For amateur historians and trivia collectors everywhere

Location: Masterton, New Zealand

I survived school history despite the best efforts of the education system to bore me to death. Many years later, I discovered Treaties, dates, the movement of nations, are mere context. The fascination is in the details.

Friday, November 25, 2005

In his book 'South with Scott' (1921), Edward R.G.R. Evans remembered his departure from New Zealand with the British Antarctic Expedition led by Captain Robert Falcon Scott -

We sailed from Lyttelton on November 25 for Port Chalmers, had a tremendous send-off and a great deal of cheering as the ship moved slowly away from the piers. Bands played us out of harbour and most of the ships flew farewell messages, which we did our best to answer.
Some members [of the expedition] went down by train to Dunedin and joined us at Port Chalmers. We filled up here with what coal we could squeeze into our already overloaded ship and left finally for the Great Unknown on November 29, 1910.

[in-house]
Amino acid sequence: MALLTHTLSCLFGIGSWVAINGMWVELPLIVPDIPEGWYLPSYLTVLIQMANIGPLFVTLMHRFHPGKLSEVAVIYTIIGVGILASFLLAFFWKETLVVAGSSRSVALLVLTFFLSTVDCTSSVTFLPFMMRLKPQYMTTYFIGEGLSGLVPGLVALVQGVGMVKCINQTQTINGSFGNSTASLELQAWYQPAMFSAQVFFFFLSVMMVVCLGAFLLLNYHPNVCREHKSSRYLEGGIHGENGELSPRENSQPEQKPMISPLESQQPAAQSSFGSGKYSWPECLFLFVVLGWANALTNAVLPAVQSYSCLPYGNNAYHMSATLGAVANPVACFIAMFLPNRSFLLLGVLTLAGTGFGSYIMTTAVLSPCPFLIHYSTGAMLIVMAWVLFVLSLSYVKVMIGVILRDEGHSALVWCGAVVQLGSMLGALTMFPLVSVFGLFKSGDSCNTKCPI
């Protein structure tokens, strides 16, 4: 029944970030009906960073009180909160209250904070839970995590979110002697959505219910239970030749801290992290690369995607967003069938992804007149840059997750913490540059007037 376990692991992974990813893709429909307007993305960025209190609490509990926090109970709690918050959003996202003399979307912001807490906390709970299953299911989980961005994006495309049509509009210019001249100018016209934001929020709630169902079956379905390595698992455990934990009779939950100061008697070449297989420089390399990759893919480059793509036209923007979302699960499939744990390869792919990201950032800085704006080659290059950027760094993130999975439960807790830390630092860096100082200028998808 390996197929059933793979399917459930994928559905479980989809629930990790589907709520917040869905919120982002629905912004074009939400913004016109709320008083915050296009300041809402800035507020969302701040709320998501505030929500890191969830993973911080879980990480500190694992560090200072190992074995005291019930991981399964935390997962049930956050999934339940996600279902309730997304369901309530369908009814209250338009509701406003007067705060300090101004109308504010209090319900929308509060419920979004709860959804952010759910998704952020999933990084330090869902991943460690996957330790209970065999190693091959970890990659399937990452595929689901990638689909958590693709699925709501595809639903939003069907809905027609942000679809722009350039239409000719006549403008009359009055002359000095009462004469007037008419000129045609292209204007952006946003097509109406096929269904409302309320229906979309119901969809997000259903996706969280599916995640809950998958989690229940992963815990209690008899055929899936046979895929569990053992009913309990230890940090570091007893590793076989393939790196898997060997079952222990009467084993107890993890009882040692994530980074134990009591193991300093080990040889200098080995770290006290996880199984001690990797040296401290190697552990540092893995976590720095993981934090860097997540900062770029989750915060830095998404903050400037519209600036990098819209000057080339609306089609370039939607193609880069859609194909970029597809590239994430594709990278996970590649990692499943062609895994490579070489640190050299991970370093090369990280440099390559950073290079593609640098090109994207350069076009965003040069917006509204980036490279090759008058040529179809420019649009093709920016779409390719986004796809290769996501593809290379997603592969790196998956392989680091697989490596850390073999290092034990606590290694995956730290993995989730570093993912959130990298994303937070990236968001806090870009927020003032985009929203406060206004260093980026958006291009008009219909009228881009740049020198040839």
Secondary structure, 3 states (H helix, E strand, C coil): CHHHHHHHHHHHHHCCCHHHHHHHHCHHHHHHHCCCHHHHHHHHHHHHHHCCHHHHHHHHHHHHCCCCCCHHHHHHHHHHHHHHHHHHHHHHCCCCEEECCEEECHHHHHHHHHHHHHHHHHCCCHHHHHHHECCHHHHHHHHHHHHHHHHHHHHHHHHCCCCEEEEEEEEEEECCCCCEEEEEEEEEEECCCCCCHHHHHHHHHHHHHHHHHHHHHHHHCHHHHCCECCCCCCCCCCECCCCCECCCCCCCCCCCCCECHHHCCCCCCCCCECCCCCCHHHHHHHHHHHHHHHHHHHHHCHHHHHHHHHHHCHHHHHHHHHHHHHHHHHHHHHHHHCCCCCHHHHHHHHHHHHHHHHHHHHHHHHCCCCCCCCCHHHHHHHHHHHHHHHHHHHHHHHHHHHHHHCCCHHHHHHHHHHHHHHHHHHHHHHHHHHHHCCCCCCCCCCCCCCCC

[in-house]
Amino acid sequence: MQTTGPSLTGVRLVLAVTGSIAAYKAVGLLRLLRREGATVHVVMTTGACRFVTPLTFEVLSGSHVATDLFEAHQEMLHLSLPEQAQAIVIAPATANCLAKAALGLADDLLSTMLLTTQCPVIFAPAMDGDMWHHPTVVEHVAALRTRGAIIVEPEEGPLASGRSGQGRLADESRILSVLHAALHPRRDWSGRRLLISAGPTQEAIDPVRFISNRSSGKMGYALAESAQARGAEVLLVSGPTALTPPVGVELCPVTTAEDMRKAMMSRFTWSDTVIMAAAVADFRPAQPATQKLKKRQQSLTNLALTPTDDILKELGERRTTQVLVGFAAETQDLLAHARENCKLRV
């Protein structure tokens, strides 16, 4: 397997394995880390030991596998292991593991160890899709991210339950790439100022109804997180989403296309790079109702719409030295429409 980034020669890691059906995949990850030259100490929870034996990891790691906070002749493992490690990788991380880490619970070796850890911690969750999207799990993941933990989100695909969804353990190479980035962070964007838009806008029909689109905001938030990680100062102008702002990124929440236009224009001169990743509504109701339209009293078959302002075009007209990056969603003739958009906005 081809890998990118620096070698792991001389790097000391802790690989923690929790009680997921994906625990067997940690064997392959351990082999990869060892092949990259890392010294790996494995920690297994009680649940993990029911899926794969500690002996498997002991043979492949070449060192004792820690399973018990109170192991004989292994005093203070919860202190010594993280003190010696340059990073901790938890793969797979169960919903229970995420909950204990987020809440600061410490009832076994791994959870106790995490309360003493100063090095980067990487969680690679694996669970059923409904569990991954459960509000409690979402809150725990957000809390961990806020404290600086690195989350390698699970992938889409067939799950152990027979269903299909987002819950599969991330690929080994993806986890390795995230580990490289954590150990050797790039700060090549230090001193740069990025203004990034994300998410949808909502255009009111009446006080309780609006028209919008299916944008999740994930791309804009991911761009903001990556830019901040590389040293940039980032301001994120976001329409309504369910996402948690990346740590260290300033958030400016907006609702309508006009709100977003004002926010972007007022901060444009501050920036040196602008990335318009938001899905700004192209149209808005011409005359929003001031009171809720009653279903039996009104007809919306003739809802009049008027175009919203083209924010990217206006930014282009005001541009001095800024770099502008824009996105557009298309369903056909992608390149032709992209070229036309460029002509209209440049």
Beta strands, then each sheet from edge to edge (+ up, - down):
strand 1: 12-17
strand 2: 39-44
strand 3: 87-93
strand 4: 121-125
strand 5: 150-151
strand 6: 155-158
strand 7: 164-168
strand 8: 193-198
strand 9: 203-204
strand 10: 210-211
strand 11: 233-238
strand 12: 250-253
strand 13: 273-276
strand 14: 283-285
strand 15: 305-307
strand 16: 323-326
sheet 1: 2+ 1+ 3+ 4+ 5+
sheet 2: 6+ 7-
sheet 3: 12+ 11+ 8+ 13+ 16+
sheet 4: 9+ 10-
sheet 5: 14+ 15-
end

Lady Scott, Mrs. Wilson, and my own wife came out with us to the Heads and then went on board the Plucky tug after saying good-bye. We were given a rousing send-off by the small craft that accompanied us a few miles on our way, but they turned homeward at last and at 3.30 p.m. we were clear with all good-byes said - personally I had a heart like lead, but, with everyone else on board, bent on doing my duty and following Captain Scott to the end.


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